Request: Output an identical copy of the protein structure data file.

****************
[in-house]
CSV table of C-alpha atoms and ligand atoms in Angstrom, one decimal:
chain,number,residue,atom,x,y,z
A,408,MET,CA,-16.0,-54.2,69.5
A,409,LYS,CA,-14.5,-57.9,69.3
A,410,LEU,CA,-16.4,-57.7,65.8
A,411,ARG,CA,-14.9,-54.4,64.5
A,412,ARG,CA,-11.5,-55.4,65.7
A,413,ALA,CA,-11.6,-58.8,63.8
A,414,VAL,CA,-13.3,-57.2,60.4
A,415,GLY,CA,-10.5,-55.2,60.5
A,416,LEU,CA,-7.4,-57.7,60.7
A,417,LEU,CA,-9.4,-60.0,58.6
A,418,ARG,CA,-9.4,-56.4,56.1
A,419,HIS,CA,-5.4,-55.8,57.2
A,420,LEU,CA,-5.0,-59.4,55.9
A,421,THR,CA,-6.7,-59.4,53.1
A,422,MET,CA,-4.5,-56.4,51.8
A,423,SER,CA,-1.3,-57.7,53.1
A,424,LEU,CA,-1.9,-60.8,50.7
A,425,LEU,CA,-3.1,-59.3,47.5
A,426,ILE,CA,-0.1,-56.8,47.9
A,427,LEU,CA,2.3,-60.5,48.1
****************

[in-house]
CSV table of C-alpha atoms and ligand atoms in Angstrom, one decimal:
chain,number,residue,atom,x,y,z
A,408,MET,CA,-16.0,-54.2,69.5
A,409,LYS,CA,-14.5,-57.9,69.3
A,410,LEU,CA,-16.4,-57.7,65.8
A,411,ARG,CA,-14.9,-54.4,64.5
A,412,ARG,CA,-11.5,-55.4,65.7
A,413,ALA,CA,-11.6,-58.8,63.8
A,414,VAL,CA,-13.3,-57.2,60.4
A,415,GLY,CA,-10.5,-55.2,60.5
A,416,LEU,CA,-7.4,-57.7,60.7
A,417,LEU,CA,-9.4,-60.0,58.6
A,418,ARG,CA,-9.4,-56.4,56.1
A,419,HIS,CA,-5.4,-55.8,57.2
A,420,LEU,CA,-5.0,-59.4,55.9
A,421,THR,CA,-6.7,-59.4,53.1
A,422,MET,CA,-4.5,-56.4,51.8
A,423,SER,CA,-1.3,-57.7,53.1
A,424,LEU,CA,-1.9,-60.8,50.7
A,425,LEU,CA,-3.1,-59.3,47.5
A,426,ILE,CA,-0.1,-56.8,47.9
A,427,LEU,CA,2.3,-60.5,48.1